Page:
News and Schedules - From the Pastor
What does it take to be wise?
Two friends are sitting in a bar watching the 11:00 pm news. A report comes on about a man threatening to jump from the 20th floor of a downtown building. One friend turns to the other and says, “I’ll bet you ten bucks the guy doesn’t jump.” “It’s a bet,” says his buddy. A few minutes later, the man on the ledge jumps; so the loser hands his pal a ten-dollar bill. “I can’t take your money,” his friend admits, “I saw him jump earlier on the 6 o’clock news.” “Me, too,” says the other buddy. “But I didn’t think he’d do it again!”
Practical wisdom is something we learn from experience: a normal person is wise enough to know, as they say, that ‘you don’t learn anything by being kicked by a mule twice.’ But a foolish person endures the pain of banging his head against the wall over and over again. When asked why, he says, “I was hoping for a different result. “Like the loser in the bar, the foolish person does not learn from experience.
Today’s 1st Reading from the Book of Proverbs personifies Wisdom as sending out an invitation to the simple to forsake the way of foolishness so as to live and advance in the way of understanding. The Hebrew Testament contains 7 books of wisdom, all designed to teach the Israelites how to conduct his or her life so as to obtain true happiness. So it is that St. Paul in the 2nd Reading says to the Christians at Ephesus: “Watch carefully how you live, not as foolish persons but as wise, making the most of the opportunity, because the days are evil.”
If we want to be wise and truly know what life is and how we are to act so as to be really happy, then we will learn from Jesus. For Jesus is, as St. Paul tells the Corinthians “the Power and Wisdom of God.” Because of Who He is, Jesus can answer the three questions about life posed by the famous German philosopher Immanuel Kant: “What can I know? What must I do? What can I hope for?”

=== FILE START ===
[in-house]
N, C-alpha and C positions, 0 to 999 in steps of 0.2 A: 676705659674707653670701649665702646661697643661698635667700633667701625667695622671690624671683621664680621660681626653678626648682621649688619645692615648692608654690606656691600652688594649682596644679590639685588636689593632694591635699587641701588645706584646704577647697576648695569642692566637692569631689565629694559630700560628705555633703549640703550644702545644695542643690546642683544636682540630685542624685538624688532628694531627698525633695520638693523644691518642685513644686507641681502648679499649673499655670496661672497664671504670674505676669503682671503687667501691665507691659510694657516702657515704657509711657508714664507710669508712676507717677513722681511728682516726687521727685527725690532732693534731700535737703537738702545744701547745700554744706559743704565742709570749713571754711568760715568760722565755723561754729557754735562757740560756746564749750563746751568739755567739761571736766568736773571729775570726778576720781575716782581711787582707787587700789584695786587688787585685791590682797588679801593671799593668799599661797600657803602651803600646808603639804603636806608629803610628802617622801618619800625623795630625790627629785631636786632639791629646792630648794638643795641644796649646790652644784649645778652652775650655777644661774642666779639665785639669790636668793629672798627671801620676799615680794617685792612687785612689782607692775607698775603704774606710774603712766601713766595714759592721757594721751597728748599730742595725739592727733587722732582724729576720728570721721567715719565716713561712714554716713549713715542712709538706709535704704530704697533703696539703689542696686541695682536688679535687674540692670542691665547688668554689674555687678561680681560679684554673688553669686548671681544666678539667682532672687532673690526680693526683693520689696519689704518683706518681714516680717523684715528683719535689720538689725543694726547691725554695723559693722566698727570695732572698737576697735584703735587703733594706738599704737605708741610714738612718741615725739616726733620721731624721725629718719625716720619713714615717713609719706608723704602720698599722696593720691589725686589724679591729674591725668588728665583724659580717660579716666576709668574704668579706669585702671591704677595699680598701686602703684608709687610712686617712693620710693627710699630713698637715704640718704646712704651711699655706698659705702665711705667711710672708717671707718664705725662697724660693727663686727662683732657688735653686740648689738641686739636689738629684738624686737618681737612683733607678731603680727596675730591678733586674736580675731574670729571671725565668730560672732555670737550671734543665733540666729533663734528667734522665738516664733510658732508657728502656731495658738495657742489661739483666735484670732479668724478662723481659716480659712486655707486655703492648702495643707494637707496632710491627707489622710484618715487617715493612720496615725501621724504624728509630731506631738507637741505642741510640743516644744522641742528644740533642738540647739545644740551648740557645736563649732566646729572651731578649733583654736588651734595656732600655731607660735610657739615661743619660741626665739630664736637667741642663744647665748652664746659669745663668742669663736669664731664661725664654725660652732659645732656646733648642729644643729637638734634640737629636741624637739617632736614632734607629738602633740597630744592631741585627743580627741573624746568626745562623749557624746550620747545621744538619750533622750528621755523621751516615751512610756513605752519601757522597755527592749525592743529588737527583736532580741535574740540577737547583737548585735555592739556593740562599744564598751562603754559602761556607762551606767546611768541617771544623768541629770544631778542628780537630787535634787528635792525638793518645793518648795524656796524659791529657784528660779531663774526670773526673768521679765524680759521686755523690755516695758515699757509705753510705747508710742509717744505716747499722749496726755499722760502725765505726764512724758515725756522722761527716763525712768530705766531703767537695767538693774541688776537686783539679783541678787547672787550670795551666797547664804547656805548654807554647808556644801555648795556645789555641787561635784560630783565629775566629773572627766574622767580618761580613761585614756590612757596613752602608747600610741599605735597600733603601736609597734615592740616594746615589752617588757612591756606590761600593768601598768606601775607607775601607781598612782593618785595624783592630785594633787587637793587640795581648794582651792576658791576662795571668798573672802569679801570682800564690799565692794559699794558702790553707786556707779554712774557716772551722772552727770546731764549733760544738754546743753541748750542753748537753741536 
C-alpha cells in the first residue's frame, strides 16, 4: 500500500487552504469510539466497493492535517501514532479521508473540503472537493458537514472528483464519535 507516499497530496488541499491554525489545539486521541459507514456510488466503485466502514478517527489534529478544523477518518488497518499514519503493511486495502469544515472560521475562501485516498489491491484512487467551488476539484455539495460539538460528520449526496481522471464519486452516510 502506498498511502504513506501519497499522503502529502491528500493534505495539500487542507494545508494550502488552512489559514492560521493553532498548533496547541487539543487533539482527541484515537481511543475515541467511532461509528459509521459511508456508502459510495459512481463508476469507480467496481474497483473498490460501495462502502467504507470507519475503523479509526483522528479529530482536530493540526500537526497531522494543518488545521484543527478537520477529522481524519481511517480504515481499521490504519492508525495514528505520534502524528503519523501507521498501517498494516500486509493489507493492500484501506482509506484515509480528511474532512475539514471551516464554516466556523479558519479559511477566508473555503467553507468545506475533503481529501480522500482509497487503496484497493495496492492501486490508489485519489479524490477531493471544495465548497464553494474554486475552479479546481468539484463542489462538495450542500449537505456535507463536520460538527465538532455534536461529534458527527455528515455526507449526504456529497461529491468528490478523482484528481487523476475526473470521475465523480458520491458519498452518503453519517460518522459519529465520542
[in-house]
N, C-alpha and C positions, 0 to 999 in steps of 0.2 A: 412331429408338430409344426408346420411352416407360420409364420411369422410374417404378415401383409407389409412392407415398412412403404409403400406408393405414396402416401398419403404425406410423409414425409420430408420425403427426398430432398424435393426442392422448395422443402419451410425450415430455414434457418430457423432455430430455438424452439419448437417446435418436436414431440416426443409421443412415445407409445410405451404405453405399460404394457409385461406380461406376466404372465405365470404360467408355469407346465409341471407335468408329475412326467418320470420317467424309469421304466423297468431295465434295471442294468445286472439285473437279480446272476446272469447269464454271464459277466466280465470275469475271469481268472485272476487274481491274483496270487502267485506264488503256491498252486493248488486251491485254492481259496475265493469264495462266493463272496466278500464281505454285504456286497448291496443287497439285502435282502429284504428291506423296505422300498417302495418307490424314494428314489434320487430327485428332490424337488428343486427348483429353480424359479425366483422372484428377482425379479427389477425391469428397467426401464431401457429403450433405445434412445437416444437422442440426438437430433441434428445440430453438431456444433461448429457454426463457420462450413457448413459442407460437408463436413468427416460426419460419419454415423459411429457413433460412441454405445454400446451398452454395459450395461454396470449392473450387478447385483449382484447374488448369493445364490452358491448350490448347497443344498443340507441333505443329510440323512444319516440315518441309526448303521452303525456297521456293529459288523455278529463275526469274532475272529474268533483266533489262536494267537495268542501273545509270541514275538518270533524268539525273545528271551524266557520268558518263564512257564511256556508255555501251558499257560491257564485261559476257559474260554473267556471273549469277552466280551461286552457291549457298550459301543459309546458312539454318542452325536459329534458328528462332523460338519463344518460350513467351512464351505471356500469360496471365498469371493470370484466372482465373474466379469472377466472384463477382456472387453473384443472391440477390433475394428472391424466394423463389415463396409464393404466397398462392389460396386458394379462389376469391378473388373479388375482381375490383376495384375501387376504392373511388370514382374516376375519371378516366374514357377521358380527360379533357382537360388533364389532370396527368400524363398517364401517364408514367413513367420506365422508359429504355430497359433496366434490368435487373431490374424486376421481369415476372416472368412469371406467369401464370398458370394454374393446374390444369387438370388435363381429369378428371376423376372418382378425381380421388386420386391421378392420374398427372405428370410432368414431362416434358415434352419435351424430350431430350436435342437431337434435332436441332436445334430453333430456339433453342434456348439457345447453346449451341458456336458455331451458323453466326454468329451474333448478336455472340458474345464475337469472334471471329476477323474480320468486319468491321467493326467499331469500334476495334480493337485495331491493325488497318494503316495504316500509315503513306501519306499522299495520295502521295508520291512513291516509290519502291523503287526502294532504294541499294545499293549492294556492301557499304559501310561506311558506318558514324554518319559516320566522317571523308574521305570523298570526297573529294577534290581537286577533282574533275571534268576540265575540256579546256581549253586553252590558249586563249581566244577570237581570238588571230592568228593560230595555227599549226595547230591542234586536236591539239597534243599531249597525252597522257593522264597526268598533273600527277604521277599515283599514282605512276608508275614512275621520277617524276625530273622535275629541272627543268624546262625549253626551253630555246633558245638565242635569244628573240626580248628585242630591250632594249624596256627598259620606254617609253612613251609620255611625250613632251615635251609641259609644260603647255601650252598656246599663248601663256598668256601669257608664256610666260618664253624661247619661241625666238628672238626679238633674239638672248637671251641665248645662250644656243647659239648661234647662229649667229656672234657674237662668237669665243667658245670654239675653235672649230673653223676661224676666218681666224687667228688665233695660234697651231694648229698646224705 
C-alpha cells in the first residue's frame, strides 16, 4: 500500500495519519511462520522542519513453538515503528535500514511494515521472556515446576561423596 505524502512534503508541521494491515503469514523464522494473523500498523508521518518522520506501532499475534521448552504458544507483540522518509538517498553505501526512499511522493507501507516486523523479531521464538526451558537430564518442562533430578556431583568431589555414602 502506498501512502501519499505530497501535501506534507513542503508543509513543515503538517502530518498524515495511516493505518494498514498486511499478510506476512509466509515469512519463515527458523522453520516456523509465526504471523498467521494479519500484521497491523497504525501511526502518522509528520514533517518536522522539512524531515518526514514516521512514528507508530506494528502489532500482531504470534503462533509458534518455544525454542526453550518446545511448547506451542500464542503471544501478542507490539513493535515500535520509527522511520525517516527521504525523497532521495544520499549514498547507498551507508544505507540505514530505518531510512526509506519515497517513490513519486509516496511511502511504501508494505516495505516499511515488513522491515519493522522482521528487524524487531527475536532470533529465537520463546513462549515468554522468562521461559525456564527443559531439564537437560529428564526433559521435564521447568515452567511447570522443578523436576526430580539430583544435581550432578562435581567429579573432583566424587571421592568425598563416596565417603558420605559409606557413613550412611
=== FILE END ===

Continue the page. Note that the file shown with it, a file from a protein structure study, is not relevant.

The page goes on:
While human reason can know many things and even come to know that there is ‘a god’, only Divine Wisdom can help us to know “the God”. It is Jesus who teaches us to know God as Father, Himself as the Son, and the Holy Spirit as the Third Person of the Blessed Trinity. Without Jesus we could not transcend human reason and come to know who God the Father is and all that He wants to do for us. So the wise person will be like Mary, the sister of Lazarus. She did, as Jesus said, “choose the better part”. For, she sat at the feet of Jesus, listened and learned what it means to be a true child of God. If we contemplate the words of Jesus, we can come to know who God is and what He has in store for us.
In this way, we are able to learn, as Paul says in the 2nd Reading, “what is the will of the Lord.” The reason Jesus was in constant prayer was to enter more deeply into the mind and heart of God. Thus, He could know God, discern His will for Him, and find the strength to do it faithfully. As we know, God’s will was not easy for Jesus. And it may not be so for us. But when we know and love the Father like Jesus, we can say “not as I will, but as You will.” The Father will then see us through, as He did Jesus, from Good Friday to Easter Sunday.
This, then, is Christian hope. When we feed on Jesus’ words of Wisdom and feed on His Body and Blood, we have, as He says in today’s Gospel, ‘have eternal life now, and He will raise us up on the Last Day’. What more could any wise person hope for?